What are the different names given to the Channel Tunnel?

Tourist Attractions

By Kristy Tolley

What is the Channel Tunnel?

The Channel Tunnel is a 31-mile long railway tunnel that connects Folkestone in Kent, England, with Coquelles in Pas-de-Calais, France. The tunnel passes beneath the English Channel and is one of the most remarkable engineering feats of the 20th century. It is also one of the busiest transportation routes in the world, with millions of passengers and freight travelling through it every year.

The three different names for the Channel Tunnel

The Channel Tunnel goes by three different names, depending on the language and location. The three names are:

Name 1: The Channel Tunnel

The first and most common name for the tunnel is simply "the Channel Tunnel." This name is used mostly in English-speaking countries and is the official name of the tunnel. It is also the most widely recognized name for the tunnel worldwide.

Name 2: Le Tunnel sous la Manche

In French, the tunnel is known as "Le Tunnel sous la Manche," which translates to "the tunnel under the English Channel." This name is primarily used in France and French-speaking countries.

Name 3: The Eurotunnel

The third name for the tunnel is "the Eurotunnel." This name is mostly used in marketing and advertising materials. It is also the name of the company that operates the tunnel, Eurotunnel Group.

The history of the Channel Tunnel’s naming

The idea of building a tunnel under the English Channel dates back to the early 19th century. However, it wasn’t until the 20th century that the project came to fruition. The tunnel was first proposed in the 1950s, and construction began in the late 1980s. The tunnel was finally completed in 1994, after several years of construction delays and cost overruns.

Why are there different names for the Channel Tunnel?

There are different names for the Channel Tunnel because it is a multinational project that connects two different countries with different languages and cultures. Each country has its own name for the tunnel, depending on its language and location.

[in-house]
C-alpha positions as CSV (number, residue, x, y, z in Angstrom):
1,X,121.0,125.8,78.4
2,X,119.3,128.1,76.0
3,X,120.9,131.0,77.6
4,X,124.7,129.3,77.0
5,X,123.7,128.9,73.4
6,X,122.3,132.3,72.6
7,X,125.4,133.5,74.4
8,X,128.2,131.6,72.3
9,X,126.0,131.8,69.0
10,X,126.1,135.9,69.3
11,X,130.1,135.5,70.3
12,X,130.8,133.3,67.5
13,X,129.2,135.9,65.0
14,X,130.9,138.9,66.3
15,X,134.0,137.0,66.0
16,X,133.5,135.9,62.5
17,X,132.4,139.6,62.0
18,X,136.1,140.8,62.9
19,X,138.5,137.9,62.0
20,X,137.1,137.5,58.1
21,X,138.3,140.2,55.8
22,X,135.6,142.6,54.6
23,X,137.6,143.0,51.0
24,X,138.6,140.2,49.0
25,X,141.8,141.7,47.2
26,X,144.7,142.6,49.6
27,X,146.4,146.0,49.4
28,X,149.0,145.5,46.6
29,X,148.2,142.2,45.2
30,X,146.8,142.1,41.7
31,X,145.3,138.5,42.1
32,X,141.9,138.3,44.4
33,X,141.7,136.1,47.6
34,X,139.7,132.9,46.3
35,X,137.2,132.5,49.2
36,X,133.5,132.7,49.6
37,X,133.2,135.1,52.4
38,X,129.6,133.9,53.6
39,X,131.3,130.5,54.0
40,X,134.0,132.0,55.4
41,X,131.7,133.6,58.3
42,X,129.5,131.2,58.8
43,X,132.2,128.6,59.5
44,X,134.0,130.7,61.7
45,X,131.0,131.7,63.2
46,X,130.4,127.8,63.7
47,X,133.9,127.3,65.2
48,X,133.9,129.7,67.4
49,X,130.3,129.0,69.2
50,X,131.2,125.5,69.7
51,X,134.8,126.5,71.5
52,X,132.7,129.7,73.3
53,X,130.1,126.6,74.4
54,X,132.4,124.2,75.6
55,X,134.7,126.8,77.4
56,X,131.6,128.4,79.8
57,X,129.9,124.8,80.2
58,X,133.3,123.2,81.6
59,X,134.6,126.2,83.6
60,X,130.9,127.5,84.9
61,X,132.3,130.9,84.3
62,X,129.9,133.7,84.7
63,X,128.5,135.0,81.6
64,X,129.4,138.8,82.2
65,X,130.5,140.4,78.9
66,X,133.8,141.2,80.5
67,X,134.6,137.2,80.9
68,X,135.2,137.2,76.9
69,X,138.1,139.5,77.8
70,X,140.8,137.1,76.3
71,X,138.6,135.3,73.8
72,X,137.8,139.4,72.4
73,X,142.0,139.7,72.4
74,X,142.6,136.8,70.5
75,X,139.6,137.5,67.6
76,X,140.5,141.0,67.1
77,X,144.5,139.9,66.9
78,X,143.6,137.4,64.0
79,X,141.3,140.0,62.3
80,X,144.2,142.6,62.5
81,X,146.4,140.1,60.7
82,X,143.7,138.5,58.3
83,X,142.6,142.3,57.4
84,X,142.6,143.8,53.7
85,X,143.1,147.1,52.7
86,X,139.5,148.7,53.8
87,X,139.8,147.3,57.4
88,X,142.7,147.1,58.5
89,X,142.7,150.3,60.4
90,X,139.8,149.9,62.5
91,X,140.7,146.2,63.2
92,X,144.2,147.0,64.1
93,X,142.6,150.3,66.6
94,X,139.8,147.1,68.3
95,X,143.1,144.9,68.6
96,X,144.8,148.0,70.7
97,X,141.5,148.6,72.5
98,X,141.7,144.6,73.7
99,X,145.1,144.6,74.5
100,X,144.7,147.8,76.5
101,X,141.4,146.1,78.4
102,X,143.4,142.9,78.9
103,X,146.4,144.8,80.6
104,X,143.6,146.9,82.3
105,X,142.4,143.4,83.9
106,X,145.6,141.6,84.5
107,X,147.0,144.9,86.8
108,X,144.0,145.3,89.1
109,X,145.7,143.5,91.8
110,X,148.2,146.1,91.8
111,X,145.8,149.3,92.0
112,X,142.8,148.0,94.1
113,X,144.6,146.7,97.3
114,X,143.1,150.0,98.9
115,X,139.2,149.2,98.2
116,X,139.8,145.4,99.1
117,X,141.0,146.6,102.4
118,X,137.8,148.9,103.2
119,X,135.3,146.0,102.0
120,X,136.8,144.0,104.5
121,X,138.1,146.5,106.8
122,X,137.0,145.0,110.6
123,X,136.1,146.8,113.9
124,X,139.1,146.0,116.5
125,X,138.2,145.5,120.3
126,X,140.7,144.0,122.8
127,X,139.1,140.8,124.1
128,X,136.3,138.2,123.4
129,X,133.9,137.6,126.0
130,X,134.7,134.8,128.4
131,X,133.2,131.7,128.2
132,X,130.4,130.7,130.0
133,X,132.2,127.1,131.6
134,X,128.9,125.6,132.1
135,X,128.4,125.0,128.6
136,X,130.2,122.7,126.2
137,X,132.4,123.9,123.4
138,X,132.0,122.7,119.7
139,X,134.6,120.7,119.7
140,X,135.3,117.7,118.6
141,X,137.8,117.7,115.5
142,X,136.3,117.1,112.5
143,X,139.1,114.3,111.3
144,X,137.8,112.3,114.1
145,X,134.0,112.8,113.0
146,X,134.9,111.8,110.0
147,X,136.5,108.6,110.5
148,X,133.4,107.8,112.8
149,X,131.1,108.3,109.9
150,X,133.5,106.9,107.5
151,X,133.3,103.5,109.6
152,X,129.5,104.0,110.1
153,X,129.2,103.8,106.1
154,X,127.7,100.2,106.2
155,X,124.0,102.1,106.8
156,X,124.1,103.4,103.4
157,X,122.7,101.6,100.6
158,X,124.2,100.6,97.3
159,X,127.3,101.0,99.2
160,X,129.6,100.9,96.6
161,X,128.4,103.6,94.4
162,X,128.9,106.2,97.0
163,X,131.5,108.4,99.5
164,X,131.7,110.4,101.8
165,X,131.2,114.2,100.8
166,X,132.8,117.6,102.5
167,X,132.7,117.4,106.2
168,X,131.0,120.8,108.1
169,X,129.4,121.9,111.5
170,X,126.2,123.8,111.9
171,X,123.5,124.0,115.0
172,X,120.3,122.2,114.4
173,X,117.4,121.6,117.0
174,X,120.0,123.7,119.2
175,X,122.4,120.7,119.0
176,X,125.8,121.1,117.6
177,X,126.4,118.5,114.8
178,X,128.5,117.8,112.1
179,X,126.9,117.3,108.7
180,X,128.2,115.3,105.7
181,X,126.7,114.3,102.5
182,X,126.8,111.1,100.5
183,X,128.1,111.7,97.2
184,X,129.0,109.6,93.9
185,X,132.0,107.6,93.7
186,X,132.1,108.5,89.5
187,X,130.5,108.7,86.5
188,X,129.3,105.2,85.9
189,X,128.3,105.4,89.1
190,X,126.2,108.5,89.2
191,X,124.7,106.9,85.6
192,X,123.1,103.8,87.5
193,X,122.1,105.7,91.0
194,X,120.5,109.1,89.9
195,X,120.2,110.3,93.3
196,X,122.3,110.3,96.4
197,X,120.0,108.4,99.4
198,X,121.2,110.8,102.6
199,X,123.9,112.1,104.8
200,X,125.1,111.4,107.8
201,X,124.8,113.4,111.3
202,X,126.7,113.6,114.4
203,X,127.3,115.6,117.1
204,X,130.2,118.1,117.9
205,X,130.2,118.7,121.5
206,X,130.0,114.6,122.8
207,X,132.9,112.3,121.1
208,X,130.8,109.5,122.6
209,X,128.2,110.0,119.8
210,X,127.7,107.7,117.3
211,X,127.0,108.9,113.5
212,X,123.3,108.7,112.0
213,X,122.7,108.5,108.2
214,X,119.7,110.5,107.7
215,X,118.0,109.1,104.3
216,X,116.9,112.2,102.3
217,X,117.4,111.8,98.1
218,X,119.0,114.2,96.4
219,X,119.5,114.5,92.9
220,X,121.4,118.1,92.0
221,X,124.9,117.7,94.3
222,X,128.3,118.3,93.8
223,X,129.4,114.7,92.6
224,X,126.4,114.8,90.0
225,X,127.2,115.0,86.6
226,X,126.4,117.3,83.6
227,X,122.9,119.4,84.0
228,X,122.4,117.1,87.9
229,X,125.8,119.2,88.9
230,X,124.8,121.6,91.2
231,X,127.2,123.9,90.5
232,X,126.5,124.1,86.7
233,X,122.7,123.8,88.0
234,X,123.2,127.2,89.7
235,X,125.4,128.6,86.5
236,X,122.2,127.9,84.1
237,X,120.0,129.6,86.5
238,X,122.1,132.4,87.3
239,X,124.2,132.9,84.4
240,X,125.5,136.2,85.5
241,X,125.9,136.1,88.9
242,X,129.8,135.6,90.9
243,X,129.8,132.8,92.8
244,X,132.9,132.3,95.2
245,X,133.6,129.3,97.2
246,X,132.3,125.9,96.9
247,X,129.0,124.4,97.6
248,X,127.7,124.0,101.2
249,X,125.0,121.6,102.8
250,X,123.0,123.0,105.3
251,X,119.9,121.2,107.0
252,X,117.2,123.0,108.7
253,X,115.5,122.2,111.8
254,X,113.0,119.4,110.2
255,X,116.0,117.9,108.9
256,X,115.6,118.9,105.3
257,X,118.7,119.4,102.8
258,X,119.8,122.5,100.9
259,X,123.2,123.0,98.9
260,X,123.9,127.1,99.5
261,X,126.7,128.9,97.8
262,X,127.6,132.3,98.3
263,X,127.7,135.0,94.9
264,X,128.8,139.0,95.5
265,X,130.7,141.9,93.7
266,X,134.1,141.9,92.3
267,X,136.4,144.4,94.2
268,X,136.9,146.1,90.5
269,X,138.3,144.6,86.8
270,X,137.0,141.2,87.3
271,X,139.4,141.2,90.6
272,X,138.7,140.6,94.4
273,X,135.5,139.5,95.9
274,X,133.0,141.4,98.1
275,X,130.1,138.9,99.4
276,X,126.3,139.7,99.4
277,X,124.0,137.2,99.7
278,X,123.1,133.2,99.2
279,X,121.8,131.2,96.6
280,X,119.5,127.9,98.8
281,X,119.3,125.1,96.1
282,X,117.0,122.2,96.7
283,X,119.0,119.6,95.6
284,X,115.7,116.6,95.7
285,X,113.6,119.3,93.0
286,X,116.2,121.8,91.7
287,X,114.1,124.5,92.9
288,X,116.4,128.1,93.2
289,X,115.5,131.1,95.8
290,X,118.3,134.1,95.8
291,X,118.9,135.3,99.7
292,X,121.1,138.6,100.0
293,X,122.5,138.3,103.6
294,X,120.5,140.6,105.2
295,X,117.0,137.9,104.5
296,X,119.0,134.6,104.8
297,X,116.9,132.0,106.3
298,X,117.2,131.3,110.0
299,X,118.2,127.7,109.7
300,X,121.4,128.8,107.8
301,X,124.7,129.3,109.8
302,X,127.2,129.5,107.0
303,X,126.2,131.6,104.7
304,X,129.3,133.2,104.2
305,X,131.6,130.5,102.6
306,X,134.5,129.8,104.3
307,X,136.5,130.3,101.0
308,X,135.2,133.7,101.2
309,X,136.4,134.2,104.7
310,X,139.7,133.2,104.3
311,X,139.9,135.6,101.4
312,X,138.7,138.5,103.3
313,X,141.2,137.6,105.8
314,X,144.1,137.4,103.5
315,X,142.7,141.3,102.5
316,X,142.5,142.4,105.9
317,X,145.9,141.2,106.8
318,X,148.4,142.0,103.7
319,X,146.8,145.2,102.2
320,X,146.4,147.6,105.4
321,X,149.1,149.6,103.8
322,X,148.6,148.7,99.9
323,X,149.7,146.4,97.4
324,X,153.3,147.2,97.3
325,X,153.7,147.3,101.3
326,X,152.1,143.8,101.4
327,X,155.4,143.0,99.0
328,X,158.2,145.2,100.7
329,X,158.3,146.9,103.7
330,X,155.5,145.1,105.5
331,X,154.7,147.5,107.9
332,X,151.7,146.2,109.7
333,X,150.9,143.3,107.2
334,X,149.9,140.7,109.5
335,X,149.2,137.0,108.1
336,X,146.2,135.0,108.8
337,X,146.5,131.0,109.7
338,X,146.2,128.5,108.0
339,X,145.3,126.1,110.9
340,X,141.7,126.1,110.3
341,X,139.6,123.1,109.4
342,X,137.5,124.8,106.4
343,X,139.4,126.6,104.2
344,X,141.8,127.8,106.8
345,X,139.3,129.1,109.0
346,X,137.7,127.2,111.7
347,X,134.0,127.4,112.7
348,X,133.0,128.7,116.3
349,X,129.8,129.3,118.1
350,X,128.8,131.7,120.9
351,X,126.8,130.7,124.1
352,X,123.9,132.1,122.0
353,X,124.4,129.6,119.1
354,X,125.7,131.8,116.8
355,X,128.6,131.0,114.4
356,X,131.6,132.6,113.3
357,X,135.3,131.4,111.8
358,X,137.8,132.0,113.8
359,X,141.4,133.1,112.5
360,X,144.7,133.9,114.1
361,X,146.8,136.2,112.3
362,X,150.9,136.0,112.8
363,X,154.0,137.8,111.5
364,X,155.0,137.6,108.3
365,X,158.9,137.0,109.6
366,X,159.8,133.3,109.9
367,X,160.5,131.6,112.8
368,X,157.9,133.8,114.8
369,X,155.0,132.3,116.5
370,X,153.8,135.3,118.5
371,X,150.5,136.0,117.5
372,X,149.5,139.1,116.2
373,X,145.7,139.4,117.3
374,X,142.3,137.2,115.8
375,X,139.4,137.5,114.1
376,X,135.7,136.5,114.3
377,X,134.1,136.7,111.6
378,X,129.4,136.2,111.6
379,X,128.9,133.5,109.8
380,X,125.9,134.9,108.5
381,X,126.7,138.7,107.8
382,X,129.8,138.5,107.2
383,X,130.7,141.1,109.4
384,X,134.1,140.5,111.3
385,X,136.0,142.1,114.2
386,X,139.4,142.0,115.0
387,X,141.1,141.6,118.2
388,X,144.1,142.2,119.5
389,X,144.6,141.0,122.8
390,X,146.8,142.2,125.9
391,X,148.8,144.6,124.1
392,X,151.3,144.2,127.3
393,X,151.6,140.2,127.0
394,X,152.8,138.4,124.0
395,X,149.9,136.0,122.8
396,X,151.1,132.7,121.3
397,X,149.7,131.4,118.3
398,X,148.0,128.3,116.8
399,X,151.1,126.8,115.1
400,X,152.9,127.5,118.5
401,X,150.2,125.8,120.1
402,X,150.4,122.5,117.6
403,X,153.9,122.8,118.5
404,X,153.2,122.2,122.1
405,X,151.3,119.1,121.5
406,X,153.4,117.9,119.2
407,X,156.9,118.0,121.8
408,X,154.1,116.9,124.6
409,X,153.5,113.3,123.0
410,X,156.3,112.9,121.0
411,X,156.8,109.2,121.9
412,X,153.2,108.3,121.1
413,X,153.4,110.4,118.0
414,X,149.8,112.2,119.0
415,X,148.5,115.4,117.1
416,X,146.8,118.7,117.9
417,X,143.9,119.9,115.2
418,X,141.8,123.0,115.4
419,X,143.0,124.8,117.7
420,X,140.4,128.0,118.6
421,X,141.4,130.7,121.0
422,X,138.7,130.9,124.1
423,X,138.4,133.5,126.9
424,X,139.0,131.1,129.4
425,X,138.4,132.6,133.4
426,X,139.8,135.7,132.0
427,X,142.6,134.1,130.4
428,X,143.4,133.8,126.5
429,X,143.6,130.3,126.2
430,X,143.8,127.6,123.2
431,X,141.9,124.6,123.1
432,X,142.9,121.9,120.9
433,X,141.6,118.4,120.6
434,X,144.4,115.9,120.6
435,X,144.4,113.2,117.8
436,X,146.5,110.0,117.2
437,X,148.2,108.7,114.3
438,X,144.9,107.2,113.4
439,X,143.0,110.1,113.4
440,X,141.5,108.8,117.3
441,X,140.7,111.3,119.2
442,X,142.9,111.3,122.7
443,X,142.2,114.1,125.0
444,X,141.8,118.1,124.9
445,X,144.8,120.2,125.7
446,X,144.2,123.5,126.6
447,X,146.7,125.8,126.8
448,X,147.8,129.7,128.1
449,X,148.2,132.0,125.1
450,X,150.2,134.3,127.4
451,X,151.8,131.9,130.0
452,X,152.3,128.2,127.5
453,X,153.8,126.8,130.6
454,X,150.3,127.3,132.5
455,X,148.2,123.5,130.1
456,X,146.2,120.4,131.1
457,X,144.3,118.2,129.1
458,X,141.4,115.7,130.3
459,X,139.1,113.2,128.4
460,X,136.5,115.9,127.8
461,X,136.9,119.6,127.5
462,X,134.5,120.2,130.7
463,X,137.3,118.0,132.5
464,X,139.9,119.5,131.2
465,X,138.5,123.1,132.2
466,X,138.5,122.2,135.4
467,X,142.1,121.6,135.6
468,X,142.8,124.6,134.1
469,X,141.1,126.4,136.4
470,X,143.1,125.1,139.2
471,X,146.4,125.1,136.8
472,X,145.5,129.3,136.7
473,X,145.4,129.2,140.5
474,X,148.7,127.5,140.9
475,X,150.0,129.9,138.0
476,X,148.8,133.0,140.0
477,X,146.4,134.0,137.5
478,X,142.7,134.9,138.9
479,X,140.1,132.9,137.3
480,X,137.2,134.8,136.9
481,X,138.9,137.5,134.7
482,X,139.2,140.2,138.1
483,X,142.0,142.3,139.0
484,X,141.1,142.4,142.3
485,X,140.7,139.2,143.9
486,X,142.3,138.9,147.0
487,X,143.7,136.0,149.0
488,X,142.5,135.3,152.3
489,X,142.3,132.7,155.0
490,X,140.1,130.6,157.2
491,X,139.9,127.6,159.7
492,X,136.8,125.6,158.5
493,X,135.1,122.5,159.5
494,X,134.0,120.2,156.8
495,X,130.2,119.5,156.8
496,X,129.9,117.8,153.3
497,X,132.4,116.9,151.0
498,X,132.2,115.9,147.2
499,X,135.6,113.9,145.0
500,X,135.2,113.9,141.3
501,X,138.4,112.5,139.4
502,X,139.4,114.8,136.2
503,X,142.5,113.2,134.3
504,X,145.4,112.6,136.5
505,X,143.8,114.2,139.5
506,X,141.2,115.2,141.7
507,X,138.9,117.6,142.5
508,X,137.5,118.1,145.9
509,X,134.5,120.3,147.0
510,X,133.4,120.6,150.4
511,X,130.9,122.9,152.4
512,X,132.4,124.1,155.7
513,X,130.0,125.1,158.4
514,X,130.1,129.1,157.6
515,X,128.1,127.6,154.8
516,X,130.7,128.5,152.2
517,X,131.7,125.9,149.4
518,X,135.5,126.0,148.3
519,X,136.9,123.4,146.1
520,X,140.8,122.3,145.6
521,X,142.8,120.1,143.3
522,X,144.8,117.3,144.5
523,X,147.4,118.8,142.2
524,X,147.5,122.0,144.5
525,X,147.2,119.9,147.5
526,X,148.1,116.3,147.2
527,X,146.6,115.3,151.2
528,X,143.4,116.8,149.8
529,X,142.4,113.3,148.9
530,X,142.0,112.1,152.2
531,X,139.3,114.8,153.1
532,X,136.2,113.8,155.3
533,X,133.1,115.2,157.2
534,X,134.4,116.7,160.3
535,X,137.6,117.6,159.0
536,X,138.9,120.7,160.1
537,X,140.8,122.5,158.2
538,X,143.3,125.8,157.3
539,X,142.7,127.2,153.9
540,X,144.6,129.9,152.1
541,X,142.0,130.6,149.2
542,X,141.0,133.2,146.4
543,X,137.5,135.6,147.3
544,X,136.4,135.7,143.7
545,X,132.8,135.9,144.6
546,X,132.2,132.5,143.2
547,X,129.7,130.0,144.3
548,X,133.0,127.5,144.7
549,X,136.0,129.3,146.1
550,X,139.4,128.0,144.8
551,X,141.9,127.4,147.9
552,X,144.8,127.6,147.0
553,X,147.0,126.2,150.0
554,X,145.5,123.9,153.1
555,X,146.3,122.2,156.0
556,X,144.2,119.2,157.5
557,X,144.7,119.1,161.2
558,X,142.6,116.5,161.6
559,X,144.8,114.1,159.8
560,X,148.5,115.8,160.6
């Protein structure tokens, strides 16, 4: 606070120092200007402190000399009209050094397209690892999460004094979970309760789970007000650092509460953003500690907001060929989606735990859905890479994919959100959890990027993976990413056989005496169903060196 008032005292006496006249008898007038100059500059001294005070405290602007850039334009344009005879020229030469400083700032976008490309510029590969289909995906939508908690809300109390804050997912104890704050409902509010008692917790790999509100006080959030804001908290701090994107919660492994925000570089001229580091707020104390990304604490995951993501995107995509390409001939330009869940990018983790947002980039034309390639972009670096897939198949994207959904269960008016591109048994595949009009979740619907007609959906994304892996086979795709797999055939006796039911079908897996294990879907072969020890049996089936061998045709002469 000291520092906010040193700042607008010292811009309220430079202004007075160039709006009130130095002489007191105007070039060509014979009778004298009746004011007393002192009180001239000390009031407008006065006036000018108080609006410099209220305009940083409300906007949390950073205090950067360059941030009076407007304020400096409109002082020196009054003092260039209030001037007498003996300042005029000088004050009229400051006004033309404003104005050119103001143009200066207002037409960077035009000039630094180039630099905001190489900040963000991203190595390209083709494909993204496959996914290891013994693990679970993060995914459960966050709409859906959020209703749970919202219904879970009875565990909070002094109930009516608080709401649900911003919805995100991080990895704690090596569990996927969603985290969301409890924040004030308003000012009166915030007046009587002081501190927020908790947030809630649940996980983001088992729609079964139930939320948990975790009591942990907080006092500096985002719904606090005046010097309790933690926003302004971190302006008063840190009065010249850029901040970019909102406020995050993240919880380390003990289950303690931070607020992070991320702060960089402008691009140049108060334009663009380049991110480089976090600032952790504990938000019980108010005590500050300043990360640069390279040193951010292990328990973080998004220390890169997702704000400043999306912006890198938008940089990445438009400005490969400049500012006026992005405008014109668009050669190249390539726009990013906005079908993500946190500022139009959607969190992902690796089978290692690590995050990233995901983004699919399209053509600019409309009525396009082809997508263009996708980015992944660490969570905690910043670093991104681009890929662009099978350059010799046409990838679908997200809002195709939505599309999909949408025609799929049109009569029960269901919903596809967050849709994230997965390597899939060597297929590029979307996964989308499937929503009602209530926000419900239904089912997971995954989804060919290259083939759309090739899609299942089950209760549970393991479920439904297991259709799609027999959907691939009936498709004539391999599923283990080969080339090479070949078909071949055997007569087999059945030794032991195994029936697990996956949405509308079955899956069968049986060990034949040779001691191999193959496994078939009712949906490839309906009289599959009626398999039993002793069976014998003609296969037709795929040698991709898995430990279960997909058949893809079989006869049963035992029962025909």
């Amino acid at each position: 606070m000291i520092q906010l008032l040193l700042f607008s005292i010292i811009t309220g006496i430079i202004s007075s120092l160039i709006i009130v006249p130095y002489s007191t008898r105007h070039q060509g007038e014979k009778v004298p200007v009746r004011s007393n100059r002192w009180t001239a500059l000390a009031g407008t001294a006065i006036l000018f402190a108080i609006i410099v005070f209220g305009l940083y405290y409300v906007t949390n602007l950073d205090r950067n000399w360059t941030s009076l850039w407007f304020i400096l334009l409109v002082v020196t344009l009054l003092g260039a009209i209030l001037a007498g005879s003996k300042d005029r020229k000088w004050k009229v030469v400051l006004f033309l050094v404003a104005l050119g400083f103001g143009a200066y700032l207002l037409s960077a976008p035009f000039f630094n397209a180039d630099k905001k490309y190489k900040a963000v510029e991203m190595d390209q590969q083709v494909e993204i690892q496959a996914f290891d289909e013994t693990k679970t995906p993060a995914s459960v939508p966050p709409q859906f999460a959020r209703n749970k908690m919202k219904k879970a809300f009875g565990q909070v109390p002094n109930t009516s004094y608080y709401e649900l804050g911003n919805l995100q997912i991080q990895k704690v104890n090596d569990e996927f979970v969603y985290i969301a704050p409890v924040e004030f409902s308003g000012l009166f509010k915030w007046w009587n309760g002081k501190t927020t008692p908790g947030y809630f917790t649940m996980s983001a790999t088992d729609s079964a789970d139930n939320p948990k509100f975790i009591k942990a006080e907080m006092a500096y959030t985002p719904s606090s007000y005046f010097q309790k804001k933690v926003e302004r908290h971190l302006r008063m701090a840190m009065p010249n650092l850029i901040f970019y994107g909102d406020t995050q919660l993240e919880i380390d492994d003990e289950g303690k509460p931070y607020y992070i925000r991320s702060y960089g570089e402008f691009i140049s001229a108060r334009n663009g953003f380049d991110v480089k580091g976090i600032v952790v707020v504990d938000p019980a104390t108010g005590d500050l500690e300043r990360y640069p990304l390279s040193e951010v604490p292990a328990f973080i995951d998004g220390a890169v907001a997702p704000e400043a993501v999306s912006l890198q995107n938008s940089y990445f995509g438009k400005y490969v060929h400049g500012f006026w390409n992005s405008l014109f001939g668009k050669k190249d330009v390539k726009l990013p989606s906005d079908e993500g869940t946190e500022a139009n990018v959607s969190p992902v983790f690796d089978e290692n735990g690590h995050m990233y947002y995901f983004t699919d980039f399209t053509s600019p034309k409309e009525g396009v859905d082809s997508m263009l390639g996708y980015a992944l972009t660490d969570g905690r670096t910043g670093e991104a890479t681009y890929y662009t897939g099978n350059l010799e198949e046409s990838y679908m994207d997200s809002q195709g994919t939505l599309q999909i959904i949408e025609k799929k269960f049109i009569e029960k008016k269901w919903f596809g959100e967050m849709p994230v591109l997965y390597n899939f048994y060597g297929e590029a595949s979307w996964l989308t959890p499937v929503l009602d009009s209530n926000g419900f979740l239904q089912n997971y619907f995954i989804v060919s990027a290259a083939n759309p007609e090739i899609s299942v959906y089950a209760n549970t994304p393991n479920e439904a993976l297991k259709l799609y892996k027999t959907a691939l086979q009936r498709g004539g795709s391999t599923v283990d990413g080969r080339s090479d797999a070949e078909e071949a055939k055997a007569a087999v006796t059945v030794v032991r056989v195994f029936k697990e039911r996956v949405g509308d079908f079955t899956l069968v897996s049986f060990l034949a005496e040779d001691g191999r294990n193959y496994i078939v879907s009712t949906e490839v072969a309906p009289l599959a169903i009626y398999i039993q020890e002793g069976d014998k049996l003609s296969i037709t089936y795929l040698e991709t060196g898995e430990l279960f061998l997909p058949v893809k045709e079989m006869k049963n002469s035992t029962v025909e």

What do people in different countries call the tunnel?

People in different countries call the tunnel by different names. In English-speaking countries, the tunnel is known as the Channel Tunnel. In France, it is called "Le Tunnel sous la Manche," and in marketing materials, it is known as the Eurotunnel.

The politics behind the different names

The different names for the tunnel reflect the politics and cultural differences between the two countries. The English name emphasizes the tunnel’s location, while the French name emphasizes the fact that the tunnel goes under the English Channel. The marketing name "Eurotunnel" emphasizes the European nature of the project and the company that operates it.

The implications of the different names

The different names for the tunnel have implications for the way people perceive it. The English name emphasizes the tunnel’s connection to Britain, while the French name emphasizes the tunnel’s connection to France. The marketing name "Eurotunnel" emphasizes the tunnel’s connection to Europe as a whole.

Conclusion: What’s in a name?

In conclusion, the Channel Tunnel goes by three different names, depending on the language and location. Each name reflects the cultural and political differences between the two countries. However, despite the different names, the tunnel remains a remarkable engineering feat and an important transportation link between Britain and France.

References and further reading

  • "The Channel Tunnel: A Brief History." Eurotunnel Le Shuttle. Accessed 16 June 2021. .
  • "Le Tunnel sous la Manche." Wikipedia. Accessed 16 June 2021. https://fr.wikipedia.org/wiki/Tunnel_sous_la_Manche.
  • "Eurotunnel." Wikipedia. Accessed 16 June 2021. https://en.wikipedia.org/wiki/Eurotunnel.
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Kristy Tolley

Kristy Tolley, an accomplished editor at TravelAsker, boasts a rich background in travel content creation. Before TravelAsker, she led editorial efforts at Red Ventures Puerto Rico, shaping content for Platea English. Kristy's extensive two-decade career spans writing and editing travel topics, from destinations to road trips. Her passion for travel and storytelling inspire readers to embark on their own journeys.

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